Git hooks are used to run some arbitrary code before and after different git operations. The ones that begin with
pre- are used before the operation, and can be used to bail out of the operation.
post- hooks are run after an operation, but do not have built-in functionality revert the operation itself.
We're going to use
pre-push hooks to make sure we never accidentally commit/push to an un-protected master branch. It is only going to affect our own local copies of the repositories. You will need git 2.9+ (June 2016). The script we will create will ask you if you want to commit/push to master, so you will still be able to if that's your intention.
Make a place to house your global hooks.
Create a file called
pre-commit in this directory.
#!/bin/bash protected_branch='master' current_branch=$(git symbolic-ref HEAD | sed -e 's,.*/\(.*\),\1,') if [ $protected_branch = $current_branch ] then read -p "You're about to commit to $protected_branch, is this what you intended? [y|n] " -n 1 -r < /dev/tty echo if echo $REPLY | grep -E '^[Yy]$' > /dev/null then exit 0 # push will execute fi exit 1 # push will not execute else exit 0 # push will execute fi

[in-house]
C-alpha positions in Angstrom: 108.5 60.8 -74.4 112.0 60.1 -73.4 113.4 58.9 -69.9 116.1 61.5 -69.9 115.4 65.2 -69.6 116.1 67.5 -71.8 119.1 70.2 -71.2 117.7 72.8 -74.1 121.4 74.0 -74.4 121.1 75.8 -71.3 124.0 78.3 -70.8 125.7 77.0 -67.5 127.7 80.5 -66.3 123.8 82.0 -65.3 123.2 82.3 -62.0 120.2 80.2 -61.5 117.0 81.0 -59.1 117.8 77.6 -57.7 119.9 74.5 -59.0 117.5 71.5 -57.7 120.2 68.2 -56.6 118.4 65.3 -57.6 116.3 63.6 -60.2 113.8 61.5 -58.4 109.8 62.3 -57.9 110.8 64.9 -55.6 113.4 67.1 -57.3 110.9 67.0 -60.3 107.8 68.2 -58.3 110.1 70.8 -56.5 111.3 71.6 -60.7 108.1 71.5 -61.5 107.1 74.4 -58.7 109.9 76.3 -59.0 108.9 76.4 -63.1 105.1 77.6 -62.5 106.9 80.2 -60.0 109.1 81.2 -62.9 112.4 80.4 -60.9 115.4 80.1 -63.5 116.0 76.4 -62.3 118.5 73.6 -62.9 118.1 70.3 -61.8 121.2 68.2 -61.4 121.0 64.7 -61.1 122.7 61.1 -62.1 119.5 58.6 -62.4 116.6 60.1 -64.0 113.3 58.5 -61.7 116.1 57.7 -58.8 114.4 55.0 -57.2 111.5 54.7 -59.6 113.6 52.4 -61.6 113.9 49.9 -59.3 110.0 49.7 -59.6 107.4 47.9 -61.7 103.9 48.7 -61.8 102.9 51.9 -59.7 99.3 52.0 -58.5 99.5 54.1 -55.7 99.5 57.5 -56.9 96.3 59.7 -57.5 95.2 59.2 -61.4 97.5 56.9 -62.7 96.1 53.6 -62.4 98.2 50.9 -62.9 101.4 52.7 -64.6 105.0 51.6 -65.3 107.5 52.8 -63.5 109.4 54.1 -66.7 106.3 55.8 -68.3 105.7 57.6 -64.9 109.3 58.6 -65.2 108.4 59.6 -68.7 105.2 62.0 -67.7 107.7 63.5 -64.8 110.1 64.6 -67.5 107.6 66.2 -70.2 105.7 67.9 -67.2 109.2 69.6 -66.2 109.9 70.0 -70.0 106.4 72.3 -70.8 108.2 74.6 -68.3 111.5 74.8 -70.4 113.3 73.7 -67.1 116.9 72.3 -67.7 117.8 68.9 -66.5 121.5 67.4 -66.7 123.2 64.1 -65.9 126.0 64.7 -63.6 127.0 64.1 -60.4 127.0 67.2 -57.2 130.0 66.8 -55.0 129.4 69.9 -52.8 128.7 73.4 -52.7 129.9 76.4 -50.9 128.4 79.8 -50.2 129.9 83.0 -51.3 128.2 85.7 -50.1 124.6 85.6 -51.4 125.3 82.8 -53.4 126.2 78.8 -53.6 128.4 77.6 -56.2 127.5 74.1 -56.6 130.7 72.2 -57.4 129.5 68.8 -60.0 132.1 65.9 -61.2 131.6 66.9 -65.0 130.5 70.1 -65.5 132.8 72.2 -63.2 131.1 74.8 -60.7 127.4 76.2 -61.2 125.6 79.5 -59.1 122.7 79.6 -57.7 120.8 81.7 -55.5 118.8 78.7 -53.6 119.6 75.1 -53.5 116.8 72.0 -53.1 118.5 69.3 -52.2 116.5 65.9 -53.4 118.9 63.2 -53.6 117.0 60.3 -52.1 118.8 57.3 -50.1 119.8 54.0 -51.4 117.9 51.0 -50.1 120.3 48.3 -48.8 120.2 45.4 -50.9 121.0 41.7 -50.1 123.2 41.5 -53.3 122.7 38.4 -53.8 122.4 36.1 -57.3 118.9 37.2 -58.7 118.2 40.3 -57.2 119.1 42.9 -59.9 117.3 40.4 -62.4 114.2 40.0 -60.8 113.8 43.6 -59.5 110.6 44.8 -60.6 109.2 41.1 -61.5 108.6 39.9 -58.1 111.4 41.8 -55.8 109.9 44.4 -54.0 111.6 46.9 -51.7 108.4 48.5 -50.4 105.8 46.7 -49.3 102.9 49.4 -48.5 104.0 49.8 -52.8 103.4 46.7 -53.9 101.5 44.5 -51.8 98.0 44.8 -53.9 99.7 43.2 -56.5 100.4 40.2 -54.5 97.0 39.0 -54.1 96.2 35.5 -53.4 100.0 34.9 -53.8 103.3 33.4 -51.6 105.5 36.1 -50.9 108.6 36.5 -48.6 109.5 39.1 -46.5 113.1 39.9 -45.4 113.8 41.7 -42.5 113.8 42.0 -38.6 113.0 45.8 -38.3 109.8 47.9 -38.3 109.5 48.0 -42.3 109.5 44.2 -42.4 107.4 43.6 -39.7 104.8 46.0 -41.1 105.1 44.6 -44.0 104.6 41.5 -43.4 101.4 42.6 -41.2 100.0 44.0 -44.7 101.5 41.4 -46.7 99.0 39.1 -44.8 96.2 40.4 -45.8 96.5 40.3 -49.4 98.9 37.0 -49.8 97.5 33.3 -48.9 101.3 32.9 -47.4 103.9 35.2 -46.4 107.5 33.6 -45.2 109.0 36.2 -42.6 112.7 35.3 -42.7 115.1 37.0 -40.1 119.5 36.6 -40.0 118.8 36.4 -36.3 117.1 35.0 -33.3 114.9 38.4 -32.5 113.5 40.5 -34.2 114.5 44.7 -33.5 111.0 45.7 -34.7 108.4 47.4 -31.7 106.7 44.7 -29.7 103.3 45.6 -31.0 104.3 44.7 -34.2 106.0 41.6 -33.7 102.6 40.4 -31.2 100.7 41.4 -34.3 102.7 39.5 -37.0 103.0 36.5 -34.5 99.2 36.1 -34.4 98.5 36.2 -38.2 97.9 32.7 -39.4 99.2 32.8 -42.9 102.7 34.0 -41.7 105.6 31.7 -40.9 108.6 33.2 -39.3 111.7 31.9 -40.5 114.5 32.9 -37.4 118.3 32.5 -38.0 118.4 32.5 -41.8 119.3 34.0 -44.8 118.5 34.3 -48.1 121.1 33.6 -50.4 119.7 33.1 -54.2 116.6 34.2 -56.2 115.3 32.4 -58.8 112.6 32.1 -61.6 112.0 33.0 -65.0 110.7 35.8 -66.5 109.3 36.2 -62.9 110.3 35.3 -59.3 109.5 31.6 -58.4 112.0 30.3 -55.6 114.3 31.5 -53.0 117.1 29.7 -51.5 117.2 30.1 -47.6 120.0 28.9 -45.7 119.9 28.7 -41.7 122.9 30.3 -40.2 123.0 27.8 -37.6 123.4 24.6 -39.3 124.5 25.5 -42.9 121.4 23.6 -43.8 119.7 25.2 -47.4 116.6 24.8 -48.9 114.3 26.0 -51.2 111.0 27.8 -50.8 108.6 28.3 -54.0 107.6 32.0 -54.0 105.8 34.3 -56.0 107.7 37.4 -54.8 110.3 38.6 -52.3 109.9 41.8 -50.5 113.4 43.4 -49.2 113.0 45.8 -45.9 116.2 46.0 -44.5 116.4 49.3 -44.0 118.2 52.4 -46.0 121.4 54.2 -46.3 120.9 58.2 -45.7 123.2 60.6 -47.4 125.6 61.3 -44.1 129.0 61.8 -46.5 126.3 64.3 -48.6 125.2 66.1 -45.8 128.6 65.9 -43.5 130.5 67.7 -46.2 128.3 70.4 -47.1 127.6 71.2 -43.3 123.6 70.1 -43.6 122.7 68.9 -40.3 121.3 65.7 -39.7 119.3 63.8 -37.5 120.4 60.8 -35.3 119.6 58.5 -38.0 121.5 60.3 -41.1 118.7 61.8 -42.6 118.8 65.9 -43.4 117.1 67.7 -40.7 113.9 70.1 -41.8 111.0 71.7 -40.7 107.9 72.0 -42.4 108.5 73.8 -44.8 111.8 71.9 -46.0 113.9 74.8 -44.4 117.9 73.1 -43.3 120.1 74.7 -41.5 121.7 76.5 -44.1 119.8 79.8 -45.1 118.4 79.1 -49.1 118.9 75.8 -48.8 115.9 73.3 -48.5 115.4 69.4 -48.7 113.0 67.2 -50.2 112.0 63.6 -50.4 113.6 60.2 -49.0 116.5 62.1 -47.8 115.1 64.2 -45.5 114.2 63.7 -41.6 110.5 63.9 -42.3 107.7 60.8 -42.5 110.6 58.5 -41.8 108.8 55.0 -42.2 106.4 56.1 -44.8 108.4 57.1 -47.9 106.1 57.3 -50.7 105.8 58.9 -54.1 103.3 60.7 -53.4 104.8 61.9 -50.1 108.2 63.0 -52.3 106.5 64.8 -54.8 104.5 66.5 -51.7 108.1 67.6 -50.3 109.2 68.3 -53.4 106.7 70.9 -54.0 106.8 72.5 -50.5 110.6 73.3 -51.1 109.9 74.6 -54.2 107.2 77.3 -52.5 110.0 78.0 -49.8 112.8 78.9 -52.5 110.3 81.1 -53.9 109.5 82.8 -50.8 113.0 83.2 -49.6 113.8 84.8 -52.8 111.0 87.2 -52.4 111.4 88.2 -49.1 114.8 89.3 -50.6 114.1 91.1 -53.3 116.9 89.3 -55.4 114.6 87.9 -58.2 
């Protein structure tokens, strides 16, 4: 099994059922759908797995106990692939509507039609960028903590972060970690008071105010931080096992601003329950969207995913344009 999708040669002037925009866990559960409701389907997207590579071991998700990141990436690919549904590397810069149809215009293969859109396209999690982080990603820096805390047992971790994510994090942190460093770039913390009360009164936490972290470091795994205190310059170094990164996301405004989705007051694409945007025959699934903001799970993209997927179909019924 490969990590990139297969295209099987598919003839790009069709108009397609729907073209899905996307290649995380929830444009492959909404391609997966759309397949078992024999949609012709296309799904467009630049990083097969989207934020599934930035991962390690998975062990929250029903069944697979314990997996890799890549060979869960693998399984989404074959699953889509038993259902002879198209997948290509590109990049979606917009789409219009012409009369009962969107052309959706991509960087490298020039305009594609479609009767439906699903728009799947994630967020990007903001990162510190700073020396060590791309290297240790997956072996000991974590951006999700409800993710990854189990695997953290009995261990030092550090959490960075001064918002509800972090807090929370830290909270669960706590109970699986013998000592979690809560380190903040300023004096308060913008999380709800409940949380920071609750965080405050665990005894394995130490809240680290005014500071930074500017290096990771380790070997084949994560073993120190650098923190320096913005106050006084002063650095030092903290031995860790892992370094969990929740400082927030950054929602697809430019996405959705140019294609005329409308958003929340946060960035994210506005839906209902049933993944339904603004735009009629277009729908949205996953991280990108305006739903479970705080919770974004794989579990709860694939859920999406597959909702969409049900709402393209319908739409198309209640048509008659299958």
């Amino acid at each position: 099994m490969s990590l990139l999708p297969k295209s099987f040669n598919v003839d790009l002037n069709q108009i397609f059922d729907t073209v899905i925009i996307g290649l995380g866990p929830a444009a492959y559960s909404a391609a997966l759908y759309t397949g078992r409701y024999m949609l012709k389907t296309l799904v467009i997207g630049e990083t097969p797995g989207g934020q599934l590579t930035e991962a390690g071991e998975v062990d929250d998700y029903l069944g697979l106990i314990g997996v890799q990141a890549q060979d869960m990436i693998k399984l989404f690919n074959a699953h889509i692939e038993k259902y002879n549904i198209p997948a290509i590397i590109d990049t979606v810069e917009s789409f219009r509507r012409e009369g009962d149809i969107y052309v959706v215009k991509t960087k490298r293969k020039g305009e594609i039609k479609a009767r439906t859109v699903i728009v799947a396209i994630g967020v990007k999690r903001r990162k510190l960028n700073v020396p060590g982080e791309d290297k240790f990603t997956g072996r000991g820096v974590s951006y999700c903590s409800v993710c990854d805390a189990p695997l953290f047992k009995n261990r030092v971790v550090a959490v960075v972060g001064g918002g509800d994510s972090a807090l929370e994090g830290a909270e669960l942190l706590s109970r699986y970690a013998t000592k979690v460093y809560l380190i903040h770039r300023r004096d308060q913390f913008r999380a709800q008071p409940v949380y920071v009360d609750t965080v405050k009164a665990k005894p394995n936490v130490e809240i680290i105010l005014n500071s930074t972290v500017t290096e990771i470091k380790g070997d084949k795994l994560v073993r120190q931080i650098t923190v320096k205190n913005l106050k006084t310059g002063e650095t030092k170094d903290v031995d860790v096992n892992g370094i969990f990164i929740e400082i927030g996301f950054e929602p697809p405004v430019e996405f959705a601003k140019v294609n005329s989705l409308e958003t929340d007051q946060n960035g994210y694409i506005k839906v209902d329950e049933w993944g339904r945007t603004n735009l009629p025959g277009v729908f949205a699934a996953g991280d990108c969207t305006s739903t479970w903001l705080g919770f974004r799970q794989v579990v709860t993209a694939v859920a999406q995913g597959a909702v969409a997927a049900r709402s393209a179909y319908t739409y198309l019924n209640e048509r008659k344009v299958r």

We should also make a
pre-push hook. To do this, copy the
pre-commit file to a new file
pre-push, and change to the prompt to say "push" instead of "commit".
pre-commit is arguably more important and sort of renders
pre-push useless. You can never be too careful though.
Set the files to be executable:
chmod a+x ~/.githooks/pre-commit chmod a+x ~/.githooks/pre-push
Set your global hooks folder to be recognized by git:
git config --global core.hooksPath ~/.githooks
Now if you try to commit or push to master on any repo on your machine, the hook will ask you to make sure you want to do that.
If you want to apply this on a per project basis, then you will need to add the
pre-commit files to the project's
.git/hooks folder instead of a global hooks folder.